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Discussion Starter · #1 ·
I need to clamp this corner brace in to glue, but I don’t have anything to support the clamp and it’s moving all over the place. Is there something that can use like a jig or something?


 

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If the underside of that brace will not be visible, consider using CA (super glue) to attach a small scrap block on either side. Once these are set then you can clamp to the scrap blocks.
 

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master sawdust maker
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Yes,

make a clamp block that has a 90* cut out and put it on the outside of the box. then you should be able to clamp it easily.
 
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Discussion Starter · #4 ·
The last time I had to do this I turned the cabinet upside down on the corner and used weights to hold it in place while the glue dried, but this too heavy for that. :smile:
 

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master sawdust maker
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ForumRunner_20130728_140032.jpg

Its a rough pic but you get the idea!
 
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Discussion Starter · #7 ·
John you gave me an idea, I wonder if something like this would work. It has some size limitations and a little pricy, but should work on small corner blocks.


 

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master sawdust maker
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your welcome,

It may work, I dont know the if it will have the depth you need.
 
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I would make the corner block out of solid wood instead of plywood and it if it doesn't show just put a brad at each end of it to hold it until the glue dries.
 

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Discussion Starter · #10 ·
I would make the corner block out of solid wood instead of plywood and it if it doesn't show just put a brad at each end of it to hold it until the glue dries.
I was going to shot a couple of brads into it with my air brad nailer, but changed my mind because I didn’t want to take any chances of it coming out the other side. I was only going with the plywood because it was cut off from the same piece.

Anyway while I was trying set it up I realized that it actually needed to be closer to center or no less than 11 1/2" from the front edge, so I need to make two of those blocks John mentioned and clamp a long board across with a clamp on each side.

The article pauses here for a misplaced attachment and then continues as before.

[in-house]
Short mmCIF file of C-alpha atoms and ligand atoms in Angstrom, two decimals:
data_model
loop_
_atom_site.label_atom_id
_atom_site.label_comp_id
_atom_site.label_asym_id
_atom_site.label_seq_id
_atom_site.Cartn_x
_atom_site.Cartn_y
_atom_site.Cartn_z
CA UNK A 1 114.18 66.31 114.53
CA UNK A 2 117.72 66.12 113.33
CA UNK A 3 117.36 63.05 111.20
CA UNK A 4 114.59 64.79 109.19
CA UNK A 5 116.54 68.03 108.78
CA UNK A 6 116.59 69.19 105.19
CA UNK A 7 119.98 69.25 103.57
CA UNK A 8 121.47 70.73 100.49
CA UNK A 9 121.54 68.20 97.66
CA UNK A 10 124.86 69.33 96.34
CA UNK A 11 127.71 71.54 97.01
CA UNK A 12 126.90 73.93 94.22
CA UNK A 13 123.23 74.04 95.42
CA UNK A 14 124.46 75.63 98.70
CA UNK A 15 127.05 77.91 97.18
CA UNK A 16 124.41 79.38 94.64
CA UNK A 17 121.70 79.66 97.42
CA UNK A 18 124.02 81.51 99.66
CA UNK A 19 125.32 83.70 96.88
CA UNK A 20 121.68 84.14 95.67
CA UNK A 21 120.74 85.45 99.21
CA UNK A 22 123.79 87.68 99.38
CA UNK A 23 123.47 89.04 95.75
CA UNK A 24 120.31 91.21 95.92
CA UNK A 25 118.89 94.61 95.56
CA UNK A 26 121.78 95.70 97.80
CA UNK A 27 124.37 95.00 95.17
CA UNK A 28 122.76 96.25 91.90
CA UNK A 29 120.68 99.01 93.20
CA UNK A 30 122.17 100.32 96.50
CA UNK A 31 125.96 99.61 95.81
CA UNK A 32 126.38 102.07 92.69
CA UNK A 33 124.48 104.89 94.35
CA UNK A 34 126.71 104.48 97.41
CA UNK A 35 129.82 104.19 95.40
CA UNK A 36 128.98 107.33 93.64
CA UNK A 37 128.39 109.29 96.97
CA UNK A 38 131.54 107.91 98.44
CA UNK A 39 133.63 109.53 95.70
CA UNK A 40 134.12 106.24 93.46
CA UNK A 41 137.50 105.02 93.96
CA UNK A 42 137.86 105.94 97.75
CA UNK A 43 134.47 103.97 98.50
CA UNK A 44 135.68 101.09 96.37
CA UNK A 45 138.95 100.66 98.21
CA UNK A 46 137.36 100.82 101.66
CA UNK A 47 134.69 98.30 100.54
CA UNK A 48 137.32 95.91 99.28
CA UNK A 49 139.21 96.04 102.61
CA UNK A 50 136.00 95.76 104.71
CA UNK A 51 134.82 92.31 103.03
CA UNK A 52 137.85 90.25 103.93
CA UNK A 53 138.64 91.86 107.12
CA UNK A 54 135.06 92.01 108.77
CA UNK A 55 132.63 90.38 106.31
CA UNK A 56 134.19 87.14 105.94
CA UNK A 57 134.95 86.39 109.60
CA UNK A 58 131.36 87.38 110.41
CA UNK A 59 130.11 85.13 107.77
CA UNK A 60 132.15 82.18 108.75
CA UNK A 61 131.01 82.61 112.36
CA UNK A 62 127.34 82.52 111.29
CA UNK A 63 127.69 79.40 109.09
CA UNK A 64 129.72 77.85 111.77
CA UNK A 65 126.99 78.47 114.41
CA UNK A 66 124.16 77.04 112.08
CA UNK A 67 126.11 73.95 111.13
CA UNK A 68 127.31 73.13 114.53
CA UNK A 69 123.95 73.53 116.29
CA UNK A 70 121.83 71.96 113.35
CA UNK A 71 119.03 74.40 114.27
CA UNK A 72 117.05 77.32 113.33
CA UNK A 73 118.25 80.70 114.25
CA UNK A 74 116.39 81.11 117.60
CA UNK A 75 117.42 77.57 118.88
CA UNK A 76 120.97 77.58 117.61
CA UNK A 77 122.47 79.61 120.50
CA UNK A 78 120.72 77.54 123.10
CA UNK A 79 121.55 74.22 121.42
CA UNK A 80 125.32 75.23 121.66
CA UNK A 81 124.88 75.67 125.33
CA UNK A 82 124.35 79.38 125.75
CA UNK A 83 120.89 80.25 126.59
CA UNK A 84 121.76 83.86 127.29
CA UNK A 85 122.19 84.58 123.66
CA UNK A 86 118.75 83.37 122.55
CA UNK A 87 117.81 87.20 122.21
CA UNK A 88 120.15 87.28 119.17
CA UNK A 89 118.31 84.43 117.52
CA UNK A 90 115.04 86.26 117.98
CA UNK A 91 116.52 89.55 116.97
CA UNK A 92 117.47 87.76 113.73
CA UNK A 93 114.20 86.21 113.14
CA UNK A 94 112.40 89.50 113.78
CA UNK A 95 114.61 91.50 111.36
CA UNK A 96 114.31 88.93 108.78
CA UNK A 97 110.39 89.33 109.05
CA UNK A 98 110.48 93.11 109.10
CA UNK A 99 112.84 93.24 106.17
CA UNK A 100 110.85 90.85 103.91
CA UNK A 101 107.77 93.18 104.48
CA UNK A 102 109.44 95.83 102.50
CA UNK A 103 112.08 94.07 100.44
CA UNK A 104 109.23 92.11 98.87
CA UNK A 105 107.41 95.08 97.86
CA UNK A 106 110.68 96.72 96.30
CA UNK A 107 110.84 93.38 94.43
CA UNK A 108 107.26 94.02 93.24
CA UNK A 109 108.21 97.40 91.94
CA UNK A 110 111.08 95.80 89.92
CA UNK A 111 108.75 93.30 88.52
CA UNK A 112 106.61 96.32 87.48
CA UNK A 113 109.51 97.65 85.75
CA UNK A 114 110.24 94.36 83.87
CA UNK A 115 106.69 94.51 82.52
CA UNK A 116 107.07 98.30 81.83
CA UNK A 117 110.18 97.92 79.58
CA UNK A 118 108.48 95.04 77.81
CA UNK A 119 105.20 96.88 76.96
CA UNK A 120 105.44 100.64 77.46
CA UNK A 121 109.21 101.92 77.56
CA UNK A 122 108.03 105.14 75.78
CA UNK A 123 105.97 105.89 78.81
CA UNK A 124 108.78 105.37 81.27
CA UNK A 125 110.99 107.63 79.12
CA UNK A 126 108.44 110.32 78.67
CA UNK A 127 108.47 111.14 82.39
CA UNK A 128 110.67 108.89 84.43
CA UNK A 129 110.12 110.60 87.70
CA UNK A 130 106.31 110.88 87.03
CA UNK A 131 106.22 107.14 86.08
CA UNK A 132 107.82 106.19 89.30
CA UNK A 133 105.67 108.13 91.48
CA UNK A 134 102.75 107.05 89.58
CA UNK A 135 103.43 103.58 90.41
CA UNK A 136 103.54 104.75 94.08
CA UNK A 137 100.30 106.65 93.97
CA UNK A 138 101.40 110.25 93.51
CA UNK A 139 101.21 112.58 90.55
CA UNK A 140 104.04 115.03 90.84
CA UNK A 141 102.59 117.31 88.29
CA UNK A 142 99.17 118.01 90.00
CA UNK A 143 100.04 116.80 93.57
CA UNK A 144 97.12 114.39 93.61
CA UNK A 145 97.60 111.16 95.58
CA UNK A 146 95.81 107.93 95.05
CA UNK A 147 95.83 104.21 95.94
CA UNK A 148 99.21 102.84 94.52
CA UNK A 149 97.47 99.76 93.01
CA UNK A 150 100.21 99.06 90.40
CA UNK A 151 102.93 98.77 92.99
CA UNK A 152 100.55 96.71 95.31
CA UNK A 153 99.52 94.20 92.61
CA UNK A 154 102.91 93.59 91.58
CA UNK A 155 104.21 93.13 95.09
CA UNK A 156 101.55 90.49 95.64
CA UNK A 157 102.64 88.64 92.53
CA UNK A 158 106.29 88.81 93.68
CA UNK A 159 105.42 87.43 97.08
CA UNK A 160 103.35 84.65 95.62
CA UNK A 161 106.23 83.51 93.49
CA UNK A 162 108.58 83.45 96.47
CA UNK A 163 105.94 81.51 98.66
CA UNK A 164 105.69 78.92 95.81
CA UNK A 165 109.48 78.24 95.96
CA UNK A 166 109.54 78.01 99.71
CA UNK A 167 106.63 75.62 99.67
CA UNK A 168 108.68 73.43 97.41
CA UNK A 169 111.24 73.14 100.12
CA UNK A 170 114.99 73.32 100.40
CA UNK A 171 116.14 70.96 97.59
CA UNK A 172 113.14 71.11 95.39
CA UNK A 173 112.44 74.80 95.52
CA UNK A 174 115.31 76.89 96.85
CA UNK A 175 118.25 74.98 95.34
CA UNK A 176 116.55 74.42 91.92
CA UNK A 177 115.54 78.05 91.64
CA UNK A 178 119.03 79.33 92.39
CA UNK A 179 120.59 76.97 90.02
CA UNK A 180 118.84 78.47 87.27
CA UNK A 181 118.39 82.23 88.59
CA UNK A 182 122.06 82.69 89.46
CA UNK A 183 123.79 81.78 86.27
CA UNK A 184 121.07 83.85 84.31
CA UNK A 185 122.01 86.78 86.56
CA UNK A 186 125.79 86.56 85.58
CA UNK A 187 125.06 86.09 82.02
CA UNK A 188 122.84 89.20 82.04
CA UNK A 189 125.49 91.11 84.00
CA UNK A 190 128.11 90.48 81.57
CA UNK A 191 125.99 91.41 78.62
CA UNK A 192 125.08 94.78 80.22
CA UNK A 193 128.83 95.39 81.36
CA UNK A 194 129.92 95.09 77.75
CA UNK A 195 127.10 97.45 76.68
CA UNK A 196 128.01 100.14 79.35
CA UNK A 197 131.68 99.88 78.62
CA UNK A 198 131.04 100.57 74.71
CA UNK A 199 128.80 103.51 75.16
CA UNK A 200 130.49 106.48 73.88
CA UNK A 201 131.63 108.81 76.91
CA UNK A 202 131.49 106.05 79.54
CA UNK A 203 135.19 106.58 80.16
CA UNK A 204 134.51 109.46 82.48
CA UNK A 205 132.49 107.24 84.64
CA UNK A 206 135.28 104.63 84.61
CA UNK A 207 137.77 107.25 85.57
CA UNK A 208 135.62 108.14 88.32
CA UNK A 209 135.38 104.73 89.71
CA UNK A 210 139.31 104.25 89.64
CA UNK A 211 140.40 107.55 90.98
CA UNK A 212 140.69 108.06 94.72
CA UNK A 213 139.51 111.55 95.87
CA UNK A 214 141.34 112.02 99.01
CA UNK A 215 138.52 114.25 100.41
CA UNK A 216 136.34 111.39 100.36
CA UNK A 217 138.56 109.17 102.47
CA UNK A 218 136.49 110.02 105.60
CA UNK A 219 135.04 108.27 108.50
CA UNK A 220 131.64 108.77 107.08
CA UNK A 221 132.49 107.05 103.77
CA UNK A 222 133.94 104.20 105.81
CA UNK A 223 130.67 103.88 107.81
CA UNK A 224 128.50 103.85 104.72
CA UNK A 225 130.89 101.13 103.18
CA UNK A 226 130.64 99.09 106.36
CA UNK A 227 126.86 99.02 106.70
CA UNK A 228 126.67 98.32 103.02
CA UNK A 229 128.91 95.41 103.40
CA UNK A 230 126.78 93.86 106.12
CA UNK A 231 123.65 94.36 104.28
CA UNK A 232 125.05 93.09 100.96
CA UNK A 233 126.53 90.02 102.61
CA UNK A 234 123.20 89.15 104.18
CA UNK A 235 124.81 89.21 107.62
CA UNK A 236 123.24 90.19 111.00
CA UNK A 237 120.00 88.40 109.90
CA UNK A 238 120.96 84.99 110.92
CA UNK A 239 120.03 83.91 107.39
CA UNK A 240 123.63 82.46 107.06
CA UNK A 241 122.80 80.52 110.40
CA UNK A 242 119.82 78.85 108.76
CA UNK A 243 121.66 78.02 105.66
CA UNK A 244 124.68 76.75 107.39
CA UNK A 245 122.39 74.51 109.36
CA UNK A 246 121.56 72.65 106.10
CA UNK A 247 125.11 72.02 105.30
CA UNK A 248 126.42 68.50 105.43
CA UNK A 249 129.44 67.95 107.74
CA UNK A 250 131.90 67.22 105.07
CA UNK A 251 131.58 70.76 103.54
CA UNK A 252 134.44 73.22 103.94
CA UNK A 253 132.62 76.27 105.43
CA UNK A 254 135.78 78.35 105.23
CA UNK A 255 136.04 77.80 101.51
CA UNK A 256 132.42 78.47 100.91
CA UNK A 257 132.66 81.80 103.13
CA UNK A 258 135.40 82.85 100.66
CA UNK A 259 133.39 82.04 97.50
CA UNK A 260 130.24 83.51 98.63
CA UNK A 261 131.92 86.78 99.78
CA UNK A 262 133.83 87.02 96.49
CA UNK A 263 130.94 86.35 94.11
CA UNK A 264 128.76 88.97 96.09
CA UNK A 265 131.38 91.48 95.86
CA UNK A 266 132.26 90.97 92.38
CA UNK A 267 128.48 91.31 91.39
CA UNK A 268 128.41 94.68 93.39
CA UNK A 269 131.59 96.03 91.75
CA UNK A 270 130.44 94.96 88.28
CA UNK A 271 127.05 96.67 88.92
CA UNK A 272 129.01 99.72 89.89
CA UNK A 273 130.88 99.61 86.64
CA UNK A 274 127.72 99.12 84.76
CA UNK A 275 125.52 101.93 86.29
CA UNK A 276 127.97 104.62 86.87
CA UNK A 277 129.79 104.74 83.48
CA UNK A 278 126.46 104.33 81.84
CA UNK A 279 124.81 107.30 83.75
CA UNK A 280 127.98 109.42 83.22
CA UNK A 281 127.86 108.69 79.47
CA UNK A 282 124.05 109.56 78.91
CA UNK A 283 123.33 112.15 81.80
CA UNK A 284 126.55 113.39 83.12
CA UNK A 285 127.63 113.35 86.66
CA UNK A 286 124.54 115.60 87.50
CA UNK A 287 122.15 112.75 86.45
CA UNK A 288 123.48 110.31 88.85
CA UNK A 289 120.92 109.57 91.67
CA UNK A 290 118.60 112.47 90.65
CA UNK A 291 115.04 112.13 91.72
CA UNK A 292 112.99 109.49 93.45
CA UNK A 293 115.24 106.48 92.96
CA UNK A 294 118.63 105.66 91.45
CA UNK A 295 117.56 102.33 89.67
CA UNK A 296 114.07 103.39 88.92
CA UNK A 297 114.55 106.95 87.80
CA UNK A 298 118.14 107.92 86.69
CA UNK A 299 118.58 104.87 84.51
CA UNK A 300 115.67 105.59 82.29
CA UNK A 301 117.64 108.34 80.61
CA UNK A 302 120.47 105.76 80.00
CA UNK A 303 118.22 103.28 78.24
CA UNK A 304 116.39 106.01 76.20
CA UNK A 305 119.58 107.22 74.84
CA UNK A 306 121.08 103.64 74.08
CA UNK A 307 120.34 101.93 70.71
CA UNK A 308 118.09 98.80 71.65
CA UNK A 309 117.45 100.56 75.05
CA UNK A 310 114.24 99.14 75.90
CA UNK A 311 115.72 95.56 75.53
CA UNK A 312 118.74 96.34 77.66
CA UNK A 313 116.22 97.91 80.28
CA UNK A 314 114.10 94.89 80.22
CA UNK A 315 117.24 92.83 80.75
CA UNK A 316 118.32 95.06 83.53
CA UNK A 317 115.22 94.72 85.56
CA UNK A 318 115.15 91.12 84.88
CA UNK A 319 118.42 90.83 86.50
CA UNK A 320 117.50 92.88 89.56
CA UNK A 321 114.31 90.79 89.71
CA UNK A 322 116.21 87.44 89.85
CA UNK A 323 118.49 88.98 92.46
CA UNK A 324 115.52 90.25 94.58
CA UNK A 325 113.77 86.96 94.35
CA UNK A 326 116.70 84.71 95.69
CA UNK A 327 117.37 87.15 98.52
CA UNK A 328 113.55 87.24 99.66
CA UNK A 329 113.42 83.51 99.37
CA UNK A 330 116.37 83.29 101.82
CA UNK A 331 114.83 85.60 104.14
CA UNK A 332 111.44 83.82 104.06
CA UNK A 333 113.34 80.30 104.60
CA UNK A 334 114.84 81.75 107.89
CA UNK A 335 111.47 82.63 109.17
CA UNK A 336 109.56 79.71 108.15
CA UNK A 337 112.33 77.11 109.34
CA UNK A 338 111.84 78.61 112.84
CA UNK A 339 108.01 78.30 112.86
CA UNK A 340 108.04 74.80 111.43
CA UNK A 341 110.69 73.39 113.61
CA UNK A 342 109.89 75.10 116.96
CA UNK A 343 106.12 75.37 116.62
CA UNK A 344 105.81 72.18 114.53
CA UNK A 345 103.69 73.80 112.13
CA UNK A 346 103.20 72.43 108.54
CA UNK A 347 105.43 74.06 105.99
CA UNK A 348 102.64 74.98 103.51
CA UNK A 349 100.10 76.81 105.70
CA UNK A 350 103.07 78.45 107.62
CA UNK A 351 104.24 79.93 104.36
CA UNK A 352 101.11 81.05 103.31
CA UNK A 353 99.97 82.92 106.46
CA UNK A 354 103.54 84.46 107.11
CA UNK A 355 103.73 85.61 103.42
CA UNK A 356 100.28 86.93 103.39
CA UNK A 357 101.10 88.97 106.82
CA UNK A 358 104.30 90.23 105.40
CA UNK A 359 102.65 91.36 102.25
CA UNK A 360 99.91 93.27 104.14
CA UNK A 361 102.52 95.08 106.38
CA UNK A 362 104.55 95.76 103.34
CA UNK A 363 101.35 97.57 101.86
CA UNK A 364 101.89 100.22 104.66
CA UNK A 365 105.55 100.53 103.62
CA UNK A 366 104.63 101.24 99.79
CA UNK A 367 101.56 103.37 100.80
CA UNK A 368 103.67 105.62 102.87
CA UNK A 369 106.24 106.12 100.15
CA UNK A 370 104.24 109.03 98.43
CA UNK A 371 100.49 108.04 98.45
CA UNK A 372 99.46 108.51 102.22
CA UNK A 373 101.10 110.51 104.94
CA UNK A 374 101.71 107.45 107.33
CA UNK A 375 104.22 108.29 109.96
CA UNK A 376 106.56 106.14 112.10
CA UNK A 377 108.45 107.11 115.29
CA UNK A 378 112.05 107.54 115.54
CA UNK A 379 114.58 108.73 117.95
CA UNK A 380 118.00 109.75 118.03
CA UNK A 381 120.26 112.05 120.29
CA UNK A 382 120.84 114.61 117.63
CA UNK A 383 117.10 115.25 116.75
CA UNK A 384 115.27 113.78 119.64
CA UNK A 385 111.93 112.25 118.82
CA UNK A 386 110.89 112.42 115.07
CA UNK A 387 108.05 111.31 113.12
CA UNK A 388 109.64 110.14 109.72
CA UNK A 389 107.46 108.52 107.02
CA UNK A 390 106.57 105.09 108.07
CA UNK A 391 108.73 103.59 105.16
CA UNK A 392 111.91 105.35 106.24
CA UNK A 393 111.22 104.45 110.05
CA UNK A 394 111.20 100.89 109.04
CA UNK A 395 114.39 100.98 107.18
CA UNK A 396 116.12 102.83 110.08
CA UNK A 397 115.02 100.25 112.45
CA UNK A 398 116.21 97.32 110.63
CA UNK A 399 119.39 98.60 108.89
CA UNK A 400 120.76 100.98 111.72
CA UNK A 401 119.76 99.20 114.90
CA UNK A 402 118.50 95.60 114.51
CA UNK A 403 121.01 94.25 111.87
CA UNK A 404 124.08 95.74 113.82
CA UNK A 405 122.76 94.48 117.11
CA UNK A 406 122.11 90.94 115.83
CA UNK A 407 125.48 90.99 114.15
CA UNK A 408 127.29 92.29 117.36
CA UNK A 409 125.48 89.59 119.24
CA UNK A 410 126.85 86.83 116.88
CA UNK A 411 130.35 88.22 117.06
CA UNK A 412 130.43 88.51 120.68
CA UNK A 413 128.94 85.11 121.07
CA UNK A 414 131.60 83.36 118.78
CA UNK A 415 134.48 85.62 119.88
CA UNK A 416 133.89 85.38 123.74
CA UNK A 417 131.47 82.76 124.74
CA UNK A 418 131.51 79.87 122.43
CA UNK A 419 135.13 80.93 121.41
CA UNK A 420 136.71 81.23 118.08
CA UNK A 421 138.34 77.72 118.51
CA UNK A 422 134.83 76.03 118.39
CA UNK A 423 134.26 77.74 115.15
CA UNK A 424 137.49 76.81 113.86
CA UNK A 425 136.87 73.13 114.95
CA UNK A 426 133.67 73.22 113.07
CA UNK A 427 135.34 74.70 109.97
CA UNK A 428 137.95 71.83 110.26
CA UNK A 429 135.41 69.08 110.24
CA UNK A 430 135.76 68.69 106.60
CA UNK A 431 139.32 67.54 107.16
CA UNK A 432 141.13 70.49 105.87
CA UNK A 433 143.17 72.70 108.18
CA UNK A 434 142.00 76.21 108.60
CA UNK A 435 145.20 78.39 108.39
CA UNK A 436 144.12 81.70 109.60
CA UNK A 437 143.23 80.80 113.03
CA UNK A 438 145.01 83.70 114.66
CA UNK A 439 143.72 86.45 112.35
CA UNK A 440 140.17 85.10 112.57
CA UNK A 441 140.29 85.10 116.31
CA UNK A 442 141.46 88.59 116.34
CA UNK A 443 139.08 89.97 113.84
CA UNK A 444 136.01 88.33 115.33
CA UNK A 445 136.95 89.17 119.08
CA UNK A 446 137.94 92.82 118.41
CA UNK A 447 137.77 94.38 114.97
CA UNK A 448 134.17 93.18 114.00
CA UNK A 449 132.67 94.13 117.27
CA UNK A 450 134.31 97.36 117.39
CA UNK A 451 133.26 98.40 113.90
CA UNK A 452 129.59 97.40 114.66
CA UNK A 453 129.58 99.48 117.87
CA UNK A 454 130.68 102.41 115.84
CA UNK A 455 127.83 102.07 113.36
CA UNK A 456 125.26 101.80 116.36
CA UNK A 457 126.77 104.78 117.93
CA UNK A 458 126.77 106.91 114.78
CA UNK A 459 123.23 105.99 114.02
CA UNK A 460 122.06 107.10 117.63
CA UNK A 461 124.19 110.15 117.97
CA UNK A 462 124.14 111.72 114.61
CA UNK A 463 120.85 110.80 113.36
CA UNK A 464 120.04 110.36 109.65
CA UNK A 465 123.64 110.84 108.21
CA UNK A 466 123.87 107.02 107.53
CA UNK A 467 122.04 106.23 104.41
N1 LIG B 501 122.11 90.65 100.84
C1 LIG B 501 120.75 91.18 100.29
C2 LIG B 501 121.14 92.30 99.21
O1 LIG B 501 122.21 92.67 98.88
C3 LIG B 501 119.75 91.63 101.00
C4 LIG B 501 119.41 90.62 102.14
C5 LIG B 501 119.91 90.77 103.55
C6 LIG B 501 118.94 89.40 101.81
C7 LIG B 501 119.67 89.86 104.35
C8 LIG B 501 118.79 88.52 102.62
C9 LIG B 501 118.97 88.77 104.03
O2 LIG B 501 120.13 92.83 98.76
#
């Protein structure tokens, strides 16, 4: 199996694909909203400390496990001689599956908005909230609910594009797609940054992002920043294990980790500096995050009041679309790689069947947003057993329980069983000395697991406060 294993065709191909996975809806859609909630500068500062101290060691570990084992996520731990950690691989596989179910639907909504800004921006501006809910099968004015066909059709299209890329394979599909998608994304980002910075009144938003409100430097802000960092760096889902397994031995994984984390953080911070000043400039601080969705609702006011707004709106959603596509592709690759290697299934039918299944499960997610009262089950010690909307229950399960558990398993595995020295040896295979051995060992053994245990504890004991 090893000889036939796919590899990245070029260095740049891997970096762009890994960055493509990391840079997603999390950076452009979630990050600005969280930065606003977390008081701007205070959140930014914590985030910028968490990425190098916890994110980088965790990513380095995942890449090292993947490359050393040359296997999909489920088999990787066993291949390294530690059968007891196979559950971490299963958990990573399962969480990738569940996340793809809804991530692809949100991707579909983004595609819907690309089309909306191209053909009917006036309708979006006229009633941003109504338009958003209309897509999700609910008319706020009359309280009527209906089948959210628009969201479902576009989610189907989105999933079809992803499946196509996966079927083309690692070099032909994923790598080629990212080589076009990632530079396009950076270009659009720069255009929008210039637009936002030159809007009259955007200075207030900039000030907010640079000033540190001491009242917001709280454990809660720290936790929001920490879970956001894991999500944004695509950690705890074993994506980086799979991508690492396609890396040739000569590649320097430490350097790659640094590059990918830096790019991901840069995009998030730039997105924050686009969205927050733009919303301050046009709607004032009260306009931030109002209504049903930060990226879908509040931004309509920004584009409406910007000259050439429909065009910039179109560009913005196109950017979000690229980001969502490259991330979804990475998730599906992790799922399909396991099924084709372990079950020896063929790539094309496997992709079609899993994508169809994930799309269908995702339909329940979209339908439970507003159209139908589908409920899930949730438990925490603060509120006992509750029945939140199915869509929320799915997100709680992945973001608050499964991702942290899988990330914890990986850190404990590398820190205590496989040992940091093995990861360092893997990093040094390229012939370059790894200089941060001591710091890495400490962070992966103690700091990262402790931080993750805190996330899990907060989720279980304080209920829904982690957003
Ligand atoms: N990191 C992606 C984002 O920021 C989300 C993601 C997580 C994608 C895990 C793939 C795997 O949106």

This is my new plan:
 

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Old School
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Got an old inner tube?

Cut a 1.5" cross section of it, making a rubber band of sorts.

Run this, top to bottom, on the outside of your corner.

Set your triangles in place...

Place a 2x4x about 24" (longer than your cabinet by about three inches.) against the edges of your triangles.

Loop the "rubber band" over one end of the 2x4.

Stretch the other end of the "rubber band" hard to go along the outside of the corner to finally loop over the other end of the 2x4.

Tap your triangles (now firmly held in place by the "rubber band") into perfect position.

Scribe a pencil line on the cabinet along the edges of the triangles.

Lift the triangles away a little so you can get glue in between the scribe marks.

Run your four beads of glue.

Now carefully lift each triangle back into the previous perfect position. (Yes, you can relieve tension by slightly lifting the 2x4 also.)

Check for square, and you're done... wait for glue to dry.


You MIGHT be able to simply use an old bicycle inner tube without even cutting it.... though you'll probably have to tie a knot in it to get the correct snug length.

EDIT: I just saw your drawing... Hummm you don't HAVE a corner behind this, do you? Well, that DOES present a challenge. Maybe TWO inner tubes from opposing 90° directions, hooking over the same 2x4?